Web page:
Aston, Elaine (1999) Geographies of oppression : the cross-border politics of (m)othering: 'The break of day' and 'A yearning'. Theatre Research International, 24 (3). pp. 247-253. ISSN 0307-8833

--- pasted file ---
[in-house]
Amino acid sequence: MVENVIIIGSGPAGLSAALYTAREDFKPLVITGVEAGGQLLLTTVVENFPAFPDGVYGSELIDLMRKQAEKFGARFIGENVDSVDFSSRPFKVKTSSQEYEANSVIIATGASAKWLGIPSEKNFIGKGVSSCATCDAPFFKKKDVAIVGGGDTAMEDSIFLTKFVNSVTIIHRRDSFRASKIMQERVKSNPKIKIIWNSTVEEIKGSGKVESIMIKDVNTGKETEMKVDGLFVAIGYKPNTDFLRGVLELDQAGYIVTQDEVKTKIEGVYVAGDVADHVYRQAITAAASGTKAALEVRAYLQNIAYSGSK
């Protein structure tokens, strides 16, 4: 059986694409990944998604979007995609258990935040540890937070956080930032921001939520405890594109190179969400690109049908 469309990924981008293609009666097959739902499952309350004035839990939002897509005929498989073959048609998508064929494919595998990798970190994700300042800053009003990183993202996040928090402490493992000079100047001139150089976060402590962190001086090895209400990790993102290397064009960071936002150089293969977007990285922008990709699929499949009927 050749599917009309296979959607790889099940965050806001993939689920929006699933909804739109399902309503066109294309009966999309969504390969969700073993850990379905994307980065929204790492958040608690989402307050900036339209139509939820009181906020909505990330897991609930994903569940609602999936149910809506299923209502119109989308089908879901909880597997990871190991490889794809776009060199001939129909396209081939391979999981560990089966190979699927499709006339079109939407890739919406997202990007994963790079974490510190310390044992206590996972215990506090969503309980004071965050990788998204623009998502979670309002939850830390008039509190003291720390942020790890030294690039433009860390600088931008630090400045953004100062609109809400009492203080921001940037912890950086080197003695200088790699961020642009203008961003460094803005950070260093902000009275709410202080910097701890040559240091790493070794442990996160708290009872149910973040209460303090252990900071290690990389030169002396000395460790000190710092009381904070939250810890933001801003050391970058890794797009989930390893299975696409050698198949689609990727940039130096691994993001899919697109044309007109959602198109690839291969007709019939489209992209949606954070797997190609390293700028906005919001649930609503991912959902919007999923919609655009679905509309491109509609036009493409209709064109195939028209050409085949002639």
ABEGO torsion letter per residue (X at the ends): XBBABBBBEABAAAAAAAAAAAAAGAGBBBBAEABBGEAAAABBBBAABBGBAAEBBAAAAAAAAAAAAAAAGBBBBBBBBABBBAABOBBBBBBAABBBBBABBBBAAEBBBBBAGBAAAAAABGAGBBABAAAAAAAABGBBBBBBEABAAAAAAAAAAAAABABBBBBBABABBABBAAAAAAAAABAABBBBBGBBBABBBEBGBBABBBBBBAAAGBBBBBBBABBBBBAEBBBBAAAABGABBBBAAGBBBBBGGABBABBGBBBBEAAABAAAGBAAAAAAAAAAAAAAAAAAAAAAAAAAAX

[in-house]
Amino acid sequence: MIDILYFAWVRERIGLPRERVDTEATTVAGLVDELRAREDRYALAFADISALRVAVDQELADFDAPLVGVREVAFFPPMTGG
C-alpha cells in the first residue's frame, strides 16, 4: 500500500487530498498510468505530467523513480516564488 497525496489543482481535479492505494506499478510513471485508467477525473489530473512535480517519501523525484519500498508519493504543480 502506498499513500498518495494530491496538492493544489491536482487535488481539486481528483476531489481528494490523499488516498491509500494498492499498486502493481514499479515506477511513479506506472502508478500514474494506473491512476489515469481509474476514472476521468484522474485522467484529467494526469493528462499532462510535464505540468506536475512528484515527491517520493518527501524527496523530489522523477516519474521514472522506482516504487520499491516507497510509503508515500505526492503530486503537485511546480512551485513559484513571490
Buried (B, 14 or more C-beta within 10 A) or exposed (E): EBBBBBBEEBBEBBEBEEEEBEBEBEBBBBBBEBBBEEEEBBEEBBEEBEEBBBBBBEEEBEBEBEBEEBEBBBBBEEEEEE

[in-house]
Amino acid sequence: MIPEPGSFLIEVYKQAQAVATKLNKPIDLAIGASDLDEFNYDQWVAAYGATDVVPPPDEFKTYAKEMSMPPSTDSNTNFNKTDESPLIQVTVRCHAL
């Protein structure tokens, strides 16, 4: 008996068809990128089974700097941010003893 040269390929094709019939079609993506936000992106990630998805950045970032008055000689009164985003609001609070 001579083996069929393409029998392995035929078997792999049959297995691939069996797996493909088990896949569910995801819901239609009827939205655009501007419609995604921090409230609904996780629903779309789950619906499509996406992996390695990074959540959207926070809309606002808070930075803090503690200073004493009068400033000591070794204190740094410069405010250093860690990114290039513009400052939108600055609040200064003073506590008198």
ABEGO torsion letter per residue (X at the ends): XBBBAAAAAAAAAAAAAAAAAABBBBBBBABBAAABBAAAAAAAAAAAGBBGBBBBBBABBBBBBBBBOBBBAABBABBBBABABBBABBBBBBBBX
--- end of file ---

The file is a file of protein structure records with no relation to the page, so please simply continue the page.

In the autumn of 1995 the Haymarket Theatre, Leicester, UK, staged two plays which offer a dramatic treatment of the politics of motherhood: Timberlake Wertenbaker's The Break of Day (Haymarket Mainhouse, first performance 26 October 1995) and Ruth Carter's A Yearning (Haymarket Studio, 31 October to 4 November 1995). Neither play had significant box-office success, and The Break of Day received poor and hostile reviews from (male) critics, many of whom, like Paul Taylor for The Independent, commented on the play as a dramatization of ‘how the maternal drive can cause women to betray orthodox feminism’. My counter argument is that by addressing infertility as a feminist issue for the 1990s, both plays index the need to re-conceive a politics of motherhood in an international arena, highlighting the ways in which the biological contours of women's lives are globally mapped with the specificities of social, material and cultural geographies.
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